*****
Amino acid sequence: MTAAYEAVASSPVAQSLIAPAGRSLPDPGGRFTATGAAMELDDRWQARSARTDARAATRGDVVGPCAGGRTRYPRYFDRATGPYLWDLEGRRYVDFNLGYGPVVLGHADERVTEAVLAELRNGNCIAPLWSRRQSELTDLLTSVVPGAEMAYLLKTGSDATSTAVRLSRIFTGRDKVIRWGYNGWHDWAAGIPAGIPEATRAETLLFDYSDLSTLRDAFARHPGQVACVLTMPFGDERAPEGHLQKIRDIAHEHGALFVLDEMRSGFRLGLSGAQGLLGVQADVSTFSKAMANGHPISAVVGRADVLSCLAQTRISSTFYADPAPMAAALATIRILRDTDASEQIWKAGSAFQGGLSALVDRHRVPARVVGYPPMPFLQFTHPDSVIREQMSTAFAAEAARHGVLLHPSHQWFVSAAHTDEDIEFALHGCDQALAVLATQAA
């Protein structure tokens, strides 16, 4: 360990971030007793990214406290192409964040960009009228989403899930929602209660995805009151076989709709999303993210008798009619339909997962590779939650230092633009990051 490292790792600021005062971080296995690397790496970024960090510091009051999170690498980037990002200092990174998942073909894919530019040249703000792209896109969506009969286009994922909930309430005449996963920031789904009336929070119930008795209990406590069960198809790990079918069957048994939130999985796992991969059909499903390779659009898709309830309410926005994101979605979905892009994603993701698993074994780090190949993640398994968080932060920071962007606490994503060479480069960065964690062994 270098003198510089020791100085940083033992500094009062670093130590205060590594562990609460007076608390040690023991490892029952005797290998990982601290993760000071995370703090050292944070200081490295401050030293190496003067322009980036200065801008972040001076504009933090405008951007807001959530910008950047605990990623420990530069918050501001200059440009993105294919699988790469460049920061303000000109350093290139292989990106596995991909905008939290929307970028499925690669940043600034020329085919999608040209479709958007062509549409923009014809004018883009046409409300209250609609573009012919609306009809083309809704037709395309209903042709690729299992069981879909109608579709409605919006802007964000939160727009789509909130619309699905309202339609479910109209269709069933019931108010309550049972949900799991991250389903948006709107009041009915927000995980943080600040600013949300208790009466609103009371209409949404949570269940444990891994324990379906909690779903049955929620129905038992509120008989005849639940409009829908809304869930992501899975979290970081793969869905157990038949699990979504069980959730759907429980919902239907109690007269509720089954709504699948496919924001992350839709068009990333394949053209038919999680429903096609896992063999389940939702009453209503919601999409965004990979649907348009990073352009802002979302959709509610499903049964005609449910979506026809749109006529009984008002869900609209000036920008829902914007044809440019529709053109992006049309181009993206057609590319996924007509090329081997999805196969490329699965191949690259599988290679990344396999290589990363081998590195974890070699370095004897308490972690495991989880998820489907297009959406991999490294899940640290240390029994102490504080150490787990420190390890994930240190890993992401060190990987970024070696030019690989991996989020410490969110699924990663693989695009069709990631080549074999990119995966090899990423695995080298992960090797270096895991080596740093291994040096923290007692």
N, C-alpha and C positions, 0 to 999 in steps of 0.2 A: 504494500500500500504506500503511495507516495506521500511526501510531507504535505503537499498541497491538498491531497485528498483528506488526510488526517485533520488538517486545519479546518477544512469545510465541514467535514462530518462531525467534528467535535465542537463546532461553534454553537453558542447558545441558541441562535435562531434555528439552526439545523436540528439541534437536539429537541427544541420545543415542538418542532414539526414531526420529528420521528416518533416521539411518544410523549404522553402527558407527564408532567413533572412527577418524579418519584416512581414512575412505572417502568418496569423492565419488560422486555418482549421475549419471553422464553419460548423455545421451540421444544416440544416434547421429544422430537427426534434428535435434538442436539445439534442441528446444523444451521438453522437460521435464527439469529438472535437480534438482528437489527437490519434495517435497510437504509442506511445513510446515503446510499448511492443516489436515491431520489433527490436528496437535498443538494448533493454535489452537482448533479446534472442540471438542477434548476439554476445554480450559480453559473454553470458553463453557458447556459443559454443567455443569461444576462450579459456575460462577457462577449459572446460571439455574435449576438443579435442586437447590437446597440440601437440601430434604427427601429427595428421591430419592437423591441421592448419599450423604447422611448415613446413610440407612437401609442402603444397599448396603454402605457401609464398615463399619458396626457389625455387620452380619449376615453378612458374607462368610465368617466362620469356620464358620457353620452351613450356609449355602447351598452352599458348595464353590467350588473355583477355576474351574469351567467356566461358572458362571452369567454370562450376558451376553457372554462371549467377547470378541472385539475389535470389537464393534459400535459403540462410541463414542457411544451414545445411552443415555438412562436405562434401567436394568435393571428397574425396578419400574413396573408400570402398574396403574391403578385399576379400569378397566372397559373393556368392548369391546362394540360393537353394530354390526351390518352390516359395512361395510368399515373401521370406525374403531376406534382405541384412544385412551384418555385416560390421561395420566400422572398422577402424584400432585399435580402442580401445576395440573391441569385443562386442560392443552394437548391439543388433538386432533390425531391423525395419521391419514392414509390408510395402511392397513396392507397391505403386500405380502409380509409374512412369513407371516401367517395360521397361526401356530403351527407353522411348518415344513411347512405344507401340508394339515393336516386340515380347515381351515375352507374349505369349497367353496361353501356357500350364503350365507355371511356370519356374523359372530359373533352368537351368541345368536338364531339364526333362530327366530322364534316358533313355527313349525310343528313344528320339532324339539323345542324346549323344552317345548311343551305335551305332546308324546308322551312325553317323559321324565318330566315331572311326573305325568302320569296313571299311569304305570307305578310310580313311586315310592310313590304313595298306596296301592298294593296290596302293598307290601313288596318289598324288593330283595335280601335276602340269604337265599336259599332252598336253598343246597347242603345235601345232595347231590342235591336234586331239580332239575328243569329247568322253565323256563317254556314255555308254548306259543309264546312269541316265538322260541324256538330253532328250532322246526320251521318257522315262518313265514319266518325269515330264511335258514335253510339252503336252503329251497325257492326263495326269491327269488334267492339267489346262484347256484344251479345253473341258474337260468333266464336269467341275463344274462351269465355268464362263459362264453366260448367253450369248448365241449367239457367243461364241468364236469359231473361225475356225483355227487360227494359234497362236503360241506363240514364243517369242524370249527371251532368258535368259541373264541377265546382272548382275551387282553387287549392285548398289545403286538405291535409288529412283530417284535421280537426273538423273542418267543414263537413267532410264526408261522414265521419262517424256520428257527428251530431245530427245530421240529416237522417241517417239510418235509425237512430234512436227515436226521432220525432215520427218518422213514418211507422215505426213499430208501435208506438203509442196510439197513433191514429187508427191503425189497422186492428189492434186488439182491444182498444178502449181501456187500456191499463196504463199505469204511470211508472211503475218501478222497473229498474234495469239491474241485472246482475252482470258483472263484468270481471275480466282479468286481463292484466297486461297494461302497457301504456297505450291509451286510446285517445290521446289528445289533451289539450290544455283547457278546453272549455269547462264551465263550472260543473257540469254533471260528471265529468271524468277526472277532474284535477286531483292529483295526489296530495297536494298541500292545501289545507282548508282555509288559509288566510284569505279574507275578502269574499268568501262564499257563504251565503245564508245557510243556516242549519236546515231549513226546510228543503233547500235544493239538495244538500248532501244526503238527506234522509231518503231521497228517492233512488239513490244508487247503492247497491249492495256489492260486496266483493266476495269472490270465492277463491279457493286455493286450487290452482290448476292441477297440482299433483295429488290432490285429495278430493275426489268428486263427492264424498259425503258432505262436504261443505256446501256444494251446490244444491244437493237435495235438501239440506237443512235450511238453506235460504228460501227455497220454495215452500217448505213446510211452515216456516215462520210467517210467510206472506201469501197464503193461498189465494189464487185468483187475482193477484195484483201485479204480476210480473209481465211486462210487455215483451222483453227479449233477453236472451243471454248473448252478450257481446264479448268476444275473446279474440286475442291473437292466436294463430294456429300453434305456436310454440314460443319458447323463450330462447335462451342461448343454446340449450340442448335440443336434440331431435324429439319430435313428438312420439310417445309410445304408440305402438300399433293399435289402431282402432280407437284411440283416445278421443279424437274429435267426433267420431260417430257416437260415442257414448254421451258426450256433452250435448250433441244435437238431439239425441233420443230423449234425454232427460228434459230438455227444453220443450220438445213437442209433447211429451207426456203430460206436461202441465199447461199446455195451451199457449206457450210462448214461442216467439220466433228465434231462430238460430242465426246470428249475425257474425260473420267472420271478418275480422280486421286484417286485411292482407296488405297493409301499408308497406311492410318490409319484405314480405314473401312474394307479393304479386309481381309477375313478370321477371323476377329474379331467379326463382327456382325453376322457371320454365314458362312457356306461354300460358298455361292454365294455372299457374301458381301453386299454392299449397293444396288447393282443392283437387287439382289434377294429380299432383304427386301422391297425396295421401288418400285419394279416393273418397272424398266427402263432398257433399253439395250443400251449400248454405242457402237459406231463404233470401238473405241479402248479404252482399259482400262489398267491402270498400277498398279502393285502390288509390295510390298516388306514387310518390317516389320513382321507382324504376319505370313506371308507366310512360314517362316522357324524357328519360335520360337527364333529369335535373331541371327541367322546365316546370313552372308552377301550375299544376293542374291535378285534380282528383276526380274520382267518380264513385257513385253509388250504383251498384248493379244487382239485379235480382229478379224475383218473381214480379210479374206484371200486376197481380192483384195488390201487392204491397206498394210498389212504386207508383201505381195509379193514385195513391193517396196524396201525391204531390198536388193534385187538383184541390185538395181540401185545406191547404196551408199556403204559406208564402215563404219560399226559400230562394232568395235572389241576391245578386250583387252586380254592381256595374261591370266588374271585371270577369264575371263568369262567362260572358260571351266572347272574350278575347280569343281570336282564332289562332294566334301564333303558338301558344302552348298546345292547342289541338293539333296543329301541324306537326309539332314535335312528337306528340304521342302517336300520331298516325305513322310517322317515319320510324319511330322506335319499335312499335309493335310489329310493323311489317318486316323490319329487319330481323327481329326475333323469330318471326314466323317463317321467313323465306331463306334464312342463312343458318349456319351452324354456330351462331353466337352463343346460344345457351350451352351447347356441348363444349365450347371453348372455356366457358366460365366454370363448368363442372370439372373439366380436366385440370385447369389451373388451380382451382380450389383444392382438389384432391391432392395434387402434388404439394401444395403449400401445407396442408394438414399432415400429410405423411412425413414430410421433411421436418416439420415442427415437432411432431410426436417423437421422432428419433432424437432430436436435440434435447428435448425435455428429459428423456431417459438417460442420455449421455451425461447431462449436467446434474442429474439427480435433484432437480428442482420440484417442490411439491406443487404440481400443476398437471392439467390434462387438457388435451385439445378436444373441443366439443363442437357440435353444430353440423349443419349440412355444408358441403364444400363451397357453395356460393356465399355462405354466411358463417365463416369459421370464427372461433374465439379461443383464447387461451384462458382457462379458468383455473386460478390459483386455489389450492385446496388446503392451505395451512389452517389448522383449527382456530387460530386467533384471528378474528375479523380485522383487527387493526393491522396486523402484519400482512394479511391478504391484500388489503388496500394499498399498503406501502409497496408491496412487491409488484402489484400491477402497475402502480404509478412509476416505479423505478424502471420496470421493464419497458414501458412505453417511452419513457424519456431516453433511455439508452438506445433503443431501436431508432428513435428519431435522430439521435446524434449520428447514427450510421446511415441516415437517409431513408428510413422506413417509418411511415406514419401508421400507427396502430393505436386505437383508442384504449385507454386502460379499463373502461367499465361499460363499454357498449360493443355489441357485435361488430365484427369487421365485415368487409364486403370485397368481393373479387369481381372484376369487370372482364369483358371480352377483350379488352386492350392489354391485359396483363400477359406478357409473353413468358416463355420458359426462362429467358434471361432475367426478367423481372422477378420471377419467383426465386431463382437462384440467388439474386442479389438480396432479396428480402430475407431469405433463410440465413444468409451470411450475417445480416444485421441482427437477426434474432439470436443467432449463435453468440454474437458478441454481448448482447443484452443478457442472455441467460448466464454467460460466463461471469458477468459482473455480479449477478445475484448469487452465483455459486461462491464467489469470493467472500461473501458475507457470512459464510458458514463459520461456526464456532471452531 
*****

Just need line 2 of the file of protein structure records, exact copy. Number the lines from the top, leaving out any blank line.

């Protein structure tokens, strides 16, 4: 360990971030007793990214406290192409964040960009009228989403899930929602209660995805009151076989709709999303993210008798009619339909997962590779939650230092633009990051 490292790792600021005062971080296995690397790496970024960090510091009051999170690498980037990002200092990174998942073909894919530019040249703000792209896109969506009969286009994922909930309430005449996963920031789904009336929070119930008795209990406590069960198809790990079918069957048994939130999985796992991969059909499903390779659009898709309830309410926005994101979605979905892009994603993701698993074994780090190949993640398994968080932060920071962007606490994503060479480069960065964690062994 270098003198510089020791100085940083033992500094009062670093130590205060590594562990609460007076608390040690023991490892029952005797290998990982601290993760000071995370703090050292944070200081490295401050030293190496003067322009980036200065801008972040001076504009933090405008951007807001959530910008950047605990990623420990530069918050501001200059440009993105294919699988790469460049920061303000000109350093290139292989990106596995991909905008939290929307970028499925690669940043600034020329085919999608040209479709958007062509549409923009014809004018883009046409409300209250609609573009012919609306009809083309809704037709395309209903042709690729299992069981879909109608579709409605919006802007964000939160727009789509909130619309699905309202339609479910109209269709069933019931108010309550049972949900799991991250389903948006709107009041009915927000995980943080600040600013949300208790009466609103009371209409949404949570269940444990891994324990379906909690779903049955929620129905038992509120008989005849639940409009829908809304869930992501899975979290970081793969869905157990038949699990979504069980959730759907429980919902239907109690007269509720089954709504699948496919924001992350839709068009990333394949053209038919999680429903096609896992063999389940939702009453209503919601999409965004990979649907348009990073352009802002979302959709509610499903049964005609449910979506026809749109006529009984008002869900609209000036920008829902914007044809440019529709053109992006049309181009993206057609590319996924007509090329081997999805196969490329699965191949690259599988290679990344396999290589990363081998590195974890070699370095004897308490972690495991989880998820489907297009959406991999490294899940640290240390029994102490504080150490787990420190390890994930240190890993992401060190990987970024070696030019690989991996989020410490969110699924990663693989695009069709990631080549074999990119995966090899990423695995080298992960090797270096895991080596740093291994040096923290007692």